NB: From my perspective, I wanted James to do something that was going to work for the movie but to interpret it himself, and to come at it from a personal standpoint. And I think our relationship and friendship outside of the work and around the work was really important because it helped support an environment where we both could just talk freely and see what happened. And some of it’s trial and error in terms of some things you love. When you put it in front of the picture, it doesn’t work or doesn’t feel right. But I think our track record was pretty good.

JM: I would give Noah music and he would move parts and just try it in a different place if it didn’t work there. So he was very generous.

NB: Well, that’s the thing. I so loved everything that James did that I kept trying to find places for it, which was good because I used music more in this movie—score more—than I have in previous movies.

The Chronicle: How was it different working on the soundtrack to a finished product versus building something from the ground up?

JM: The way this worked wasn’t quite so much like that. I met with Noah before shooting started and we talked a lot about music and we talked about characters. There’s a lot of human camaraderie that made it very easy to talk about what the movie needed. It wasn’t any less about my emotions than anything else, there was something you were looking at and reacting. But we also didn’t try to make a soundtrack that necessarily always accented emotions. After seeing the first dailies, it was clear that the actors were doing their job amazingly well and the stuff was there. It would be saccharine to just punch those things up. Instead, I made songs that work as a backdrop for what’s happening and let the emotions be done by the directing and the shooting and the acting. So it was easy. There were a lot of jokes about “right now there should be a really moody chord.”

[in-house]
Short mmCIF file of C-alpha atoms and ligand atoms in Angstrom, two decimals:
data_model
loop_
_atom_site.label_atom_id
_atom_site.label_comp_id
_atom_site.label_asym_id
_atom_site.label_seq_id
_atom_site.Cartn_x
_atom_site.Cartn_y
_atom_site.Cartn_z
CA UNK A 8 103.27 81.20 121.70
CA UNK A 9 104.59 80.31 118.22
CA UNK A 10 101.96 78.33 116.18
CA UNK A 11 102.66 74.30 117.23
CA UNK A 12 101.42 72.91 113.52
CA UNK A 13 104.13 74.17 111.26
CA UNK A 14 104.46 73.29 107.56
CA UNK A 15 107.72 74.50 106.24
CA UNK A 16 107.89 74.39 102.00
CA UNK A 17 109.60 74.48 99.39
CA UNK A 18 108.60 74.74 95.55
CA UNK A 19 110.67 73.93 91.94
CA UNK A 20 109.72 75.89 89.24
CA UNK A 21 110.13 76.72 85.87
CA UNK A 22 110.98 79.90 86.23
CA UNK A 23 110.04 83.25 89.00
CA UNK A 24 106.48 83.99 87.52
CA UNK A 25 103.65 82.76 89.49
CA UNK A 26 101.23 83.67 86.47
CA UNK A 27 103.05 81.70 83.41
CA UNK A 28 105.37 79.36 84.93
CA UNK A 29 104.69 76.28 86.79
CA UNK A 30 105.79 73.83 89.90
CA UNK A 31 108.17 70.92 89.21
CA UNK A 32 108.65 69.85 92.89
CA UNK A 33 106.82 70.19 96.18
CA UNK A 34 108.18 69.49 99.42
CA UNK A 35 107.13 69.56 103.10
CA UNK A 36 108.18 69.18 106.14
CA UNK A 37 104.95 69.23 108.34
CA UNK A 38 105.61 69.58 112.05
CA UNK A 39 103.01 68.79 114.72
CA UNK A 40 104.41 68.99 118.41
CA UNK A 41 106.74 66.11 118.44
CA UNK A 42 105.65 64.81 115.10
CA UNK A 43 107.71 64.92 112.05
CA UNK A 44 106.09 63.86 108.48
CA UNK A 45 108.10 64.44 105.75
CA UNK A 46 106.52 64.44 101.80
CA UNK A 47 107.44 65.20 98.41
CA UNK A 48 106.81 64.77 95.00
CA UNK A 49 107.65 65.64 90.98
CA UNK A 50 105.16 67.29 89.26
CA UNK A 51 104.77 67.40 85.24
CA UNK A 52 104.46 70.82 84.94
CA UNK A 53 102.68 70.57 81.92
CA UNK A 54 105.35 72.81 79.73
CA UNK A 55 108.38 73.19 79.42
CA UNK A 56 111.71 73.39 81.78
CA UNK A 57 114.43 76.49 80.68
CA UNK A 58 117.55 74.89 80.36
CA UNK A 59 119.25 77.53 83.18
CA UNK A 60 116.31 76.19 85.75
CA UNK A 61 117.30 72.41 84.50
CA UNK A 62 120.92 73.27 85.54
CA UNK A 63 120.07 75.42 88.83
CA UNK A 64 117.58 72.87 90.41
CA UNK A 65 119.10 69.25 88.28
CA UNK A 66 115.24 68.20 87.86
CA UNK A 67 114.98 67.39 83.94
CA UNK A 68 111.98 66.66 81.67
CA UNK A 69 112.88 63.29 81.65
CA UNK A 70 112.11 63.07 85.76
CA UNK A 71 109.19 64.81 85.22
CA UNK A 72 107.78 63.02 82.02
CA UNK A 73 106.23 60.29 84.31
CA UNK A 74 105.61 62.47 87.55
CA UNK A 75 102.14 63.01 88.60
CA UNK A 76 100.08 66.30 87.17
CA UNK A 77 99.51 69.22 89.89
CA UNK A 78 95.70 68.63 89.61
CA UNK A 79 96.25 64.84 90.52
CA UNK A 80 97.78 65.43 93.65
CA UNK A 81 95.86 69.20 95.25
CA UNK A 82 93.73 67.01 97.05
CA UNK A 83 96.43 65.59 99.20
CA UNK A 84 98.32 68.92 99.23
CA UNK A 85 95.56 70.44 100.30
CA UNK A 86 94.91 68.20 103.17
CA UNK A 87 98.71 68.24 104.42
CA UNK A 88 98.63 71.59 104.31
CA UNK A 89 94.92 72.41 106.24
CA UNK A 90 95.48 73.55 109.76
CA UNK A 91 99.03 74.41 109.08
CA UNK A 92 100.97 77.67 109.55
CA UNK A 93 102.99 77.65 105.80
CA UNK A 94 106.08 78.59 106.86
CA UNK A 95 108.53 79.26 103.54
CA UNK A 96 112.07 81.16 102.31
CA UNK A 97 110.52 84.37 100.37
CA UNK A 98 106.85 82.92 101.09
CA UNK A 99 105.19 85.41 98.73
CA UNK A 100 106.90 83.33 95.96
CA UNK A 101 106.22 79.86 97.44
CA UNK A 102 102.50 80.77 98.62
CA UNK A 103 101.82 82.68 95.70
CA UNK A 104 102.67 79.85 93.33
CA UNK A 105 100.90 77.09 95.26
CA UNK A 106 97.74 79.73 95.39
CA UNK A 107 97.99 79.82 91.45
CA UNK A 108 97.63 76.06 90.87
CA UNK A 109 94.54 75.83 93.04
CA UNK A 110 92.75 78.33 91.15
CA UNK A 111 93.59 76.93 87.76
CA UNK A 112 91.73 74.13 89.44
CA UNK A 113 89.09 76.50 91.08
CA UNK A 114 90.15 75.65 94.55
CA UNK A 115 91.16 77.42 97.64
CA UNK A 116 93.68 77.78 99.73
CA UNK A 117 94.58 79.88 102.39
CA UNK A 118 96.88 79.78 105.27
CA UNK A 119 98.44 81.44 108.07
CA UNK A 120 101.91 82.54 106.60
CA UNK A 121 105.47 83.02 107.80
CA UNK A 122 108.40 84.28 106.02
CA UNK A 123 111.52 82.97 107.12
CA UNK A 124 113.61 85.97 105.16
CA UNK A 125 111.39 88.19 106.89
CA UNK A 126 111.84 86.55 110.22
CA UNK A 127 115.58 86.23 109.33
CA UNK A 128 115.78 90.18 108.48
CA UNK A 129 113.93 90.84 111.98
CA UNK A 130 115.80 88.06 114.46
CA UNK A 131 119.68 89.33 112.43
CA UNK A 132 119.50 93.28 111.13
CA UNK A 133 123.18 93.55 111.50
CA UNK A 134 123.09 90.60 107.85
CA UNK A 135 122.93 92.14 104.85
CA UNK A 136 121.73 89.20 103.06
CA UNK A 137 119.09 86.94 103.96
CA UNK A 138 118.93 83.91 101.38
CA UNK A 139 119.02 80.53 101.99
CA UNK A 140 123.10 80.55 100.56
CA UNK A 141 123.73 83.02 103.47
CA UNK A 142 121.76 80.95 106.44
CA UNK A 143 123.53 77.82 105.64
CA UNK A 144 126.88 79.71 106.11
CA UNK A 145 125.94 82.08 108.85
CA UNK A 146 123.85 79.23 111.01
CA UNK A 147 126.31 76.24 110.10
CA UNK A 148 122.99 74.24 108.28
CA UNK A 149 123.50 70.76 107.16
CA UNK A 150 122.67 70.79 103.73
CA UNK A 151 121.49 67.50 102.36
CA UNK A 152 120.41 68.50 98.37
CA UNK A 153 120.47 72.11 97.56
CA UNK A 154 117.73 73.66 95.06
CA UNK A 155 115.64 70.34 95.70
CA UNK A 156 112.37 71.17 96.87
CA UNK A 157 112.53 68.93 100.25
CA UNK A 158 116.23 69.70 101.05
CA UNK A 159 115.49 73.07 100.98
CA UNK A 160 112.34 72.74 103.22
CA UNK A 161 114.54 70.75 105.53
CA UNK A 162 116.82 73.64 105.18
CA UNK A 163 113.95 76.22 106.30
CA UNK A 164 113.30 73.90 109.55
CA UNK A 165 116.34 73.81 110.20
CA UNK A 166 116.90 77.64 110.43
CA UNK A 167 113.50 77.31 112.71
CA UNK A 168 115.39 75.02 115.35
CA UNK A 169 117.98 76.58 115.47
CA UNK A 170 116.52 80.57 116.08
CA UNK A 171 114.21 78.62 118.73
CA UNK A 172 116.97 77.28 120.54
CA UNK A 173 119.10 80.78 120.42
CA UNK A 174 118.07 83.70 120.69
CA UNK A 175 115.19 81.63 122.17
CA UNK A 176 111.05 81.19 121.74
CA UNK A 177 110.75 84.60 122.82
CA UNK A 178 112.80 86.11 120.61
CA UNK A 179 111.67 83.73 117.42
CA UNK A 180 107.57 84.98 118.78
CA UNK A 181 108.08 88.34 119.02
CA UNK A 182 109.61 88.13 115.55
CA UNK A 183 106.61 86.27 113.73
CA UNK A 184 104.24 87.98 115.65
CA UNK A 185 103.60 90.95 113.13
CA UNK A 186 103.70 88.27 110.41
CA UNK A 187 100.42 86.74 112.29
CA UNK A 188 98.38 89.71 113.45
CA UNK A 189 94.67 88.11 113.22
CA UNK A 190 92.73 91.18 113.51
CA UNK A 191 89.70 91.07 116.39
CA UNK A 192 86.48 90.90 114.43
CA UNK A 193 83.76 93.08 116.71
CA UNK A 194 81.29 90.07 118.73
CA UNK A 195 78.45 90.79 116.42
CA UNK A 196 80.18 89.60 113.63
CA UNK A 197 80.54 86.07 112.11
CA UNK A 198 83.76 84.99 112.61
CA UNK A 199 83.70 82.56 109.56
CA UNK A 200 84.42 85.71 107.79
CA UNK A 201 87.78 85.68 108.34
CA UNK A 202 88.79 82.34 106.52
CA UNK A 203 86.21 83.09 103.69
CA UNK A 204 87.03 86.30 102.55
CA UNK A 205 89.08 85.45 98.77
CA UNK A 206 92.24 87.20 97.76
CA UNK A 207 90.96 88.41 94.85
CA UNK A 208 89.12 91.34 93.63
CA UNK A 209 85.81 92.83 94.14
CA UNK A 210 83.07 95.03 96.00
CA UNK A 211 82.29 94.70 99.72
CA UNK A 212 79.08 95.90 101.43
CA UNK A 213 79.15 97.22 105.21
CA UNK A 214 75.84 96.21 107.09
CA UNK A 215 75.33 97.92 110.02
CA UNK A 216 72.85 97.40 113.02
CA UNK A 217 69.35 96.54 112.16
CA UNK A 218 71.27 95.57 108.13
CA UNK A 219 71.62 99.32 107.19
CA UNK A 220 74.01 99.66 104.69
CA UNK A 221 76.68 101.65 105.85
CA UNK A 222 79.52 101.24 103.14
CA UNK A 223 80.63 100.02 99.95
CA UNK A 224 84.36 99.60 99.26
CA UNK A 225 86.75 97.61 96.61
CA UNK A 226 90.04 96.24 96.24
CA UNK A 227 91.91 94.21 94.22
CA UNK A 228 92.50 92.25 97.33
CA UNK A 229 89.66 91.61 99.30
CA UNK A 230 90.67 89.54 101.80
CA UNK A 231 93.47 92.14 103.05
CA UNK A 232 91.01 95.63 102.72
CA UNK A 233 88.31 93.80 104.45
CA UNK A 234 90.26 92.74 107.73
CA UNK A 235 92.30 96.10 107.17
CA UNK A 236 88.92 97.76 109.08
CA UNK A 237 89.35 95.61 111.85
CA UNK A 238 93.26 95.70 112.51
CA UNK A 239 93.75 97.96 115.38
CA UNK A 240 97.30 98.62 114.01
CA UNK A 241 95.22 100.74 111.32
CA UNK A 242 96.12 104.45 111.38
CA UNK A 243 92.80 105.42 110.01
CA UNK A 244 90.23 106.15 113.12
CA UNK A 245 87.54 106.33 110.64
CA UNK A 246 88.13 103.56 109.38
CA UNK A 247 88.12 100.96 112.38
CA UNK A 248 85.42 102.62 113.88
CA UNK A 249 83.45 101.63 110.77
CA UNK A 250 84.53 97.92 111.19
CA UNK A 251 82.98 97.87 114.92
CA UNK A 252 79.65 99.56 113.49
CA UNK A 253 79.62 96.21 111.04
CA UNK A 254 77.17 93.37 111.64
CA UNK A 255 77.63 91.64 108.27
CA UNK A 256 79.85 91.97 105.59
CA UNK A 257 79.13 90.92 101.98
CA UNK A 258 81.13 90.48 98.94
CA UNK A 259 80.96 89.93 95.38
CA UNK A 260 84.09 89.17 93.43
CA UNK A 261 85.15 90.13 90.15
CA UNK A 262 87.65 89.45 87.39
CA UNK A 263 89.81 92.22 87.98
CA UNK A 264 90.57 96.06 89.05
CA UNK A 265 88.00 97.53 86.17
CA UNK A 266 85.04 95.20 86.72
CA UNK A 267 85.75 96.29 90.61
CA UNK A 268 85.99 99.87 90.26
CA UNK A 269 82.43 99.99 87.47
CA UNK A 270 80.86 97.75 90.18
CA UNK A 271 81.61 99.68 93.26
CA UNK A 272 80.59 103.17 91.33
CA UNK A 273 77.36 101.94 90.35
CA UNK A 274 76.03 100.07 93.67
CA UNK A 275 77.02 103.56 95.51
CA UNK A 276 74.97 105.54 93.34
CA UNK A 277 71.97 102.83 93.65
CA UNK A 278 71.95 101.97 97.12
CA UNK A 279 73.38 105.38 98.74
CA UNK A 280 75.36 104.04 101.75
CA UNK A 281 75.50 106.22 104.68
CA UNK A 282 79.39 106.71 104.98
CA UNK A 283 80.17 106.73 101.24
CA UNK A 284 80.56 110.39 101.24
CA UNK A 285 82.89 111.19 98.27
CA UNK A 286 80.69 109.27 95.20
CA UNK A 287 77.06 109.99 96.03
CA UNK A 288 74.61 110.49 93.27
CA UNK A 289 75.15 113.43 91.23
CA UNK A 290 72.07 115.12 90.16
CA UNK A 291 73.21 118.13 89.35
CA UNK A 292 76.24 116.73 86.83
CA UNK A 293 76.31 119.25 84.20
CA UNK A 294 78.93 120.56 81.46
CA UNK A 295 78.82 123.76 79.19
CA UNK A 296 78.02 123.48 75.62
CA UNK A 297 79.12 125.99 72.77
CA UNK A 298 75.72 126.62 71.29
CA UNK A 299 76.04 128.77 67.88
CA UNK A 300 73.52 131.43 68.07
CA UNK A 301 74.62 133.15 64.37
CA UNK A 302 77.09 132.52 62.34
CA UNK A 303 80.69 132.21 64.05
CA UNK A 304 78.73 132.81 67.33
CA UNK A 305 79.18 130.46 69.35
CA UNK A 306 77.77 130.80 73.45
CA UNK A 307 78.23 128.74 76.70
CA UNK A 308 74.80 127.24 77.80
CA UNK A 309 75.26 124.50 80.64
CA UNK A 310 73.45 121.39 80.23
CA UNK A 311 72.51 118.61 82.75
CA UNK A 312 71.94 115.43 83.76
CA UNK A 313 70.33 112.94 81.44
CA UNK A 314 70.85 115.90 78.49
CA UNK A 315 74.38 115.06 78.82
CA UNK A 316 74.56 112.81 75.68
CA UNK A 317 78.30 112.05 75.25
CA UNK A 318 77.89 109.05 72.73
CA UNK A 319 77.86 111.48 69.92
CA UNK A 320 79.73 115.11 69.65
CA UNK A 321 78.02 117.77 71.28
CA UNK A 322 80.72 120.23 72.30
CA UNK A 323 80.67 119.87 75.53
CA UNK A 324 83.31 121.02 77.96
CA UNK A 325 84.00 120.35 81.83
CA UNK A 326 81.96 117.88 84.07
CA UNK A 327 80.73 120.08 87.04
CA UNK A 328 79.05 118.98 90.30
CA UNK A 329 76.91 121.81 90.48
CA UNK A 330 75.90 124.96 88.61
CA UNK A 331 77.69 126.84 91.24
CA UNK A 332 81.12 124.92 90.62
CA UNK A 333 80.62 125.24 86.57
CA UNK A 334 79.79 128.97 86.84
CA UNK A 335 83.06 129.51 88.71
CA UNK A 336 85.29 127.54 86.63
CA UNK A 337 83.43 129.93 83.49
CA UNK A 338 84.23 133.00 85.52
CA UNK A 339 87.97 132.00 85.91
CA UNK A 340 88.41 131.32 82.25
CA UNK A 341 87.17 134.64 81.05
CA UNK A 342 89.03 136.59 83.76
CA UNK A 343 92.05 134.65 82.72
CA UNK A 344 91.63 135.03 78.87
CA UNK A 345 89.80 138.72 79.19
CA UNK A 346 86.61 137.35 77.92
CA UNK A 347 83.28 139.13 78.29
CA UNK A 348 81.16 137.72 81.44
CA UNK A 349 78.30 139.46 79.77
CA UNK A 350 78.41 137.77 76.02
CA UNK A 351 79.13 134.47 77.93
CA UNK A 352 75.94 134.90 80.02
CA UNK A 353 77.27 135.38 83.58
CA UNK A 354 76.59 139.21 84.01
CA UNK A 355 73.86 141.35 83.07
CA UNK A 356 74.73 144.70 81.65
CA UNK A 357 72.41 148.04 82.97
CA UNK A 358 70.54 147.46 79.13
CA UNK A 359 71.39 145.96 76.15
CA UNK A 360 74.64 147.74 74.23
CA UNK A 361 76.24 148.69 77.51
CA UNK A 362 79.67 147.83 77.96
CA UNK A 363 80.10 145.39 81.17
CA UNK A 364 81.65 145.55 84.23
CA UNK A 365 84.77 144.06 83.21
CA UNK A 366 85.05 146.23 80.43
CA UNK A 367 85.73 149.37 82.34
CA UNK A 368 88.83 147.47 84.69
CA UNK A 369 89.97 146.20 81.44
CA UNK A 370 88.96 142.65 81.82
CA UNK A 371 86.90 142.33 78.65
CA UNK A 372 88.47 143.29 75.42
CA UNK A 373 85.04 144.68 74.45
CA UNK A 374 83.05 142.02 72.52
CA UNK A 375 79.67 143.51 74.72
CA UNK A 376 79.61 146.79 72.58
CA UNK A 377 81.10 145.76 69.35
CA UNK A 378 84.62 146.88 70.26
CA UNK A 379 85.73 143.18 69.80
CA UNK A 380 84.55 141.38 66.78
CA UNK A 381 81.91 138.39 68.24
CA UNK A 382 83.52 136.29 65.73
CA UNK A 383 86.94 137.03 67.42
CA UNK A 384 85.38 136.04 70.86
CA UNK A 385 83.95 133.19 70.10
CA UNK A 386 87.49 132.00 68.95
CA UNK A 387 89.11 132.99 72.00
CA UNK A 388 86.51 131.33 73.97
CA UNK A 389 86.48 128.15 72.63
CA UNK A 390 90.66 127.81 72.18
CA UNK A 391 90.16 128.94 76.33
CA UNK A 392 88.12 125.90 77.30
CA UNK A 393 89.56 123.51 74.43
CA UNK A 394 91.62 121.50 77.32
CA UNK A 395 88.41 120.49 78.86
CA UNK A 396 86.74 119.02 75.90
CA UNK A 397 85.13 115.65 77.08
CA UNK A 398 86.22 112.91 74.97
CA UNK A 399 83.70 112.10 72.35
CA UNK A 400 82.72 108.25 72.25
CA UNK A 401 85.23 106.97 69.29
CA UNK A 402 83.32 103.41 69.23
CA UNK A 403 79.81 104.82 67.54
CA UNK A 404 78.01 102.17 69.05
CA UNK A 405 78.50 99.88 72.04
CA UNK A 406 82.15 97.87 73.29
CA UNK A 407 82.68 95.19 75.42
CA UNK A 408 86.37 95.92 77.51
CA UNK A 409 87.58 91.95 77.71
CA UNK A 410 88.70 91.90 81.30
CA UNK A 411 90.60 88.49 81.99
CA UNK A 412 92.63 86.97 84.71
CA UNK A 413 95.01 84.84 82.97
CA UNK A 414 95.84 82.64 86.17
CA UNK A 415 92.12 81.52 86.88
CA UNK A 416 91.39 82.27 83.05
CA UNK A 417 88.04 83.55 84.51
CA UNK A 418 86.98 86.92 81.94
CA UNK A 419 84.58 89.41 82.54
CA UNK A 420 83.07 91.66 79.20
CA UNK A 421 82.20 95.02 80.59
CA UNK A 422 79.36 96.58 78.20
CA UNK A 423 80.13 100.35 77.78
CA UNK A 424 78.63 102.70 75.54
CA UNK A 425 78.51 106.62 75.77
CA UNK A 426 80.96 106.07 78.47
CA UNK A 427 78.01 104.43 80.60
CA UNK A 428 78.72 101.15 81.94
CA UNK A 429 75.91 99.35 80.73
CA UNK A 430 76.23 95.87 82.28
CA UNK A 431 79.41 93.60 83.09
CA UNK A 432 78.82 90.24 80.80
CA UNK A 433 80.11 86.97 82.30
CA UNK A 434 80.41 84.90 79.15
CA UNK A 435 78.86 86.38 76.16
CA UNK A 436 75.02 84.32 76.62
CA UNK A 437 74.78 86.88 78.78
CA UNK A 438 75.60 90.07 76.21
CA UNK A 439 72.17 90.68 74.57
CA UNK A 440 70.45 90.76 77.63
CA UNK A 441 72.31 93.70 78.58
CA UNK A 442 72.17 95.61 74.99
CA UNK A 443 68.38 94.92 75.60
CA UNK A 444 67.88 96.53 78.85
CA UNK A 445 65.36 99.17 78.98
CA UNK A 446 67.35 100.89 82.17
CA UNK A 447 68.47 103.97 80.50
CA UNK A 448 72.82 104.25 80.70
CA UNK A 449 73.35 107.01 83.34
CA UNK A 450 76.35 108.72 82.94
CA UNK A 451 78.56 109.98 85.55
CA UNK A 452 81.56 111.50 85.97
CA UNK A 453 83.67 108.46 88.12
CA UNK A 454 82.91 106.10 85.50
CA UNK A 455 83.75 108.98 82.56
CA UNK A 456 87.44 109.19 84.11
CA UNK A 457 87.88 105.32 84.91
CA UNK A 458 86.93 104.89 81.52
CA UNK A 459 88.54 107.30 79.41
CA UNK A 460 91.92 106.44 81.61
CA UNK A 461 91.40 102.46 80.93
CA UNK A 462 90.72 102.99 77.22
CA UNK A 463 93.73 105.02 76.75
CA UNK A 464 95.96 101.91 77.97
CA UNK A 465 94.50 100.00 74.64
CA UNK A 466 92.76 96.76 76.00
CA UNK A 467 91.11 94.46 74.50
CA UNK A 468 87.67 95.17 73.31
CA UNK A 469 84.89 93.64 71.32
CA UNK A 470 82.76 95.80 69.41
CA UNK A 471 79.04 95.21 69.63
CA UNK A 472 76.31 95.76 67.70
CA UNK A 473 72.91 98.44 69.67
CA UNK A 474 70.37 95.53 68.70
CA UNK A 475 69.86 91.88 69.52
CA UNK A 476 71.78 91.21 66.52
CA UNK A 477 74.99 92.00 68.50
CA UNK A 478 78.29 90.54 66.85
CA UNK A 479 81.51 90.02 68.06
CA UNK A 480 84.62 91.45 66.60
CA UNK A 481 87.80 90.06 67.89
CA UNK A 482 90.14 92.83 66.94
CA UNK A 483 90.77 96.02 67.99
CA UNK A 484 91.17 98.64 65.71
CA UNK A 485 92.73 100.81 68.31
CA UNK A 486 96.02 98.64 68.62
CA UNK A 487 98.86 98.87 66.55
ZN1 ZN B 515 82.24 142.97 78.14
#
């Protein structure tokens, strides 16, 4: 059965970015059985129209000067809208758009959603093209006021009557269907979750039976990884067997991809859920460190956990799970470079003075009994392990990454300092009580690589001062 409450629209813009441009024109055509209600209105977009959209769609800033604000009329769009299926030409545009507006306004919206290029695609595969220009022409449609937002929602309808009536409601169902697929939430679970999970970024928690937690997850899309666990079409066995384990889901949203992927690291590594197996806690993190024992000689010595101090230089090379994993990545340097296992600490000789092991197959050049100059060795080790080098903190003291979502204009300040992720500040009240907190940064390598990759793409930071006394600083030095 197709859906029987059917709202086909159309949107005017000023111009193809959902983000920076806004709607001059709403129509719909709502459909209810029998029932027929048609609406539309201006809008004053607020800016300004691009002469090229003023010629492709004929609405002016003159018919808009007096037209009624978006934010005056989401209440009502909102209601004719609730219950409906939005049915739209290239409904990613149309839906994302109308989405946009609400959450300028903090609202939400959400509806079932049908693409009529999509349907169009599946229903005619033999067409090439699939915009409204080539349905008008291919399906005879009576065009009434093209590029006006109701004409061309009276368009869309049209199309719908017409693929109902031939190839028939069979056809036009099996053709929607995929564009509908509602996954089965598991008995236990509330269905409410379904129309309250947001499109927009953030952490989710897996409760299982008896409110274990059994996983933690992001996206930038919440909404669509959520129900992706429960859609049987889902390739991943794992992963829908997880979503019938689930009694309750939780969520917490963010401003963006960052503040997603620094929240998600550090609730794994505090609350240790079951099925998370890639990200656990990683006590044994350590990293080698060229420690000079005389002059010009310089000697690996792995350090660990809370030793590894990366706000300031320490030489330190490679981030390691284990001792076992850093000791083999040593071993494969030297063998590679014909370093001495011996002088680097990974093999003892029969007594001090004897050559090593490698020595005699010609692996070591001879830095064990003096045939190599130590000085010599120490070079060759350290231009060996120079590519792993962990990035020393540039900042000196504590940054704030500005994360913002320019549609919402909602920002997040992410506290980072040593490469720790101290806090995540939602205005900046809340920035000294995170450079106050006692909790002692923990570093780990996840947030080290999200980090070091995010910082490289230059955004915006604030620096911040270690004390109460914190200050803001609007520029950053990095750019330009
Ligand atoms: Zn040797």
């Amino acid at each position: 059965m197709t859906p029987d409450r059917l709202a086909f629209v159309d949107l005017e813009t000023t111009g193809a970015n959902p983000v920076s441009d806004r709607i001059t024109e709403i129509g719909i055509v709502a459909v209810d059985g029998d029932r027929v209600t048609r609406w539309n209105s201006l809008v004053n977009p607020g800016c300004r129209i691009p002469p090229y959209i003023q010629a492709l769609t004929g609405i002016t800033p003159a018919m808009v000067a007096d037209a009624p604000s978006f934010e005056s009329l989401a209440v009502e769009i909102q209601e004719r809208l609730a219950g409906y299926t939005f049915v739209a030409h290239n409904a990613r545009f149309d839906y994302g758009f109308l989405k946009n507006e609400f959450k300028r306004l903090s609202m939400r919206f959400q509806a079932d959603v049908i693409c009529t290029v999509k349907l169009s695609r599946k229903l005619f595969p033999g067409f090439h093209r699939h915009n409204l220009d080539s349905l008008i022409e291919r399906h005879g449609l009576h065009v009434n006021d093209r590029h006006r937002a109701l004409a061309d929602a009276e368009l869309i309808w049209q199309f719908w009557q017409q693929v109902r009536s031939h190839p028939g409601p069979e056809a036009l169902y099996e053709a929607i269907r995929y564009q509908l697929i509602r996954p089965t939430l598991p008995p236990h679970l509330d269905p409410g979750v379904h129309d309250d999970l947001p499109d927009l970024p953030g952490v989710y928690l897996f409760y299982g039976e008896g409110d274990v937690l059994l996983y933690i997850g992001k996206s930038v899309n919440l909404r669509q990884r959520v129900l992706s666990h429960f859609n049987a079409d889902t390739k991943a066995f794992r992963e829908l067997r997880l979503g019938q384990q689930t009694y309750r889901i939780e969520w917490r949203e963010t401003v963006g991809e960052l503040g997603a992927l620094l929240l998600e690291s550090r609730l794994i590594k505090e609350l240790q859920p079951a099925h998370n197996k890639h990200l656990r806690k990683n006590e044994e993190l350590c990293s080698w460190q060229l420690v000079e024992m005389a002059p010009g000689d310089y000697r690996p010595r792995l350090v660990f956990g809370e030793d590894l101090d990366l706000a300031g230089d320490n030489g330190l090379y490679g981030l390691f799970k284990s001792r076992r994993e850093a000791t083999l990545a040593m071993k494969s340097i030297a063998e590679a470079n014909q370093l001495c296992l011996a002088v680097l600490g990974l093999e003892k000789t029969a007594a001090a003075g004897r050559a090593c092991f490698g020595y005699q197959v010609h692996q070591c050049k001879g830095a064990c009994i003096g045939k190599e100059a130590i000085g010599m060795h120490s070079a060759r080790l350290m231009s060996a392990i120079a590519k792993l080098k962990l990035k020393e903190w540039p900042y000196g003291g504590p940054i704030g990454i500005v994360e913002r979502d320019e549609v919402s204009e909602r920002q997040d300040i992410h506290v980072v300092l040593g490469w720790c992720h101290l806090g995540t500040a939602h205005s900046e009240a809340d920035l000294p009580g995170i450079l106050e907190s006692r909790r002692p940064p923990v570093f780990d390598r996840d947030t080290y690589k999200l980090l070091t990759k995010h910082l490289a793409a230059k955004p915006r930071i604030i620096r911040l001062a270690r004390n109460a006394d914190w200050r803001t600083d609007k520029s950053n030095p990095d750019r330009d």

The Chronicle: What was the progression and development of the original story concept to the final film?

NB: Part of the experience is interpreting—you get the script as good as you can get it, and then you want to interpret it when you shoot it, and put it together and rewrite it when you edit. That’s the general way of looking at it. But because I’m so involved every step of the way, I think part of my job is being open to how it transforms and how other people bring that transformation. I really think the character Greenberg is in many ways a 50/50 collaboration between Ben and me. Ben didn’t improvise the dialogue, he did the dialogue I wrote, but he so inhabited the part and so transformed the character that I feel only part ownership of him now. I feel Ben is as responsible for it as I am and that’s true with many things. I think that’s true with the music too. I think the music is very specific and personal to James, even though it was hired work created to go with these pictures. But in the post production and the editing, I’m not prescient about what I write, so I tend to rewrite by cutting lines and moving things around. Being open to what you have rather than what you anticipated having is really important. It always becomes something different than what you started with.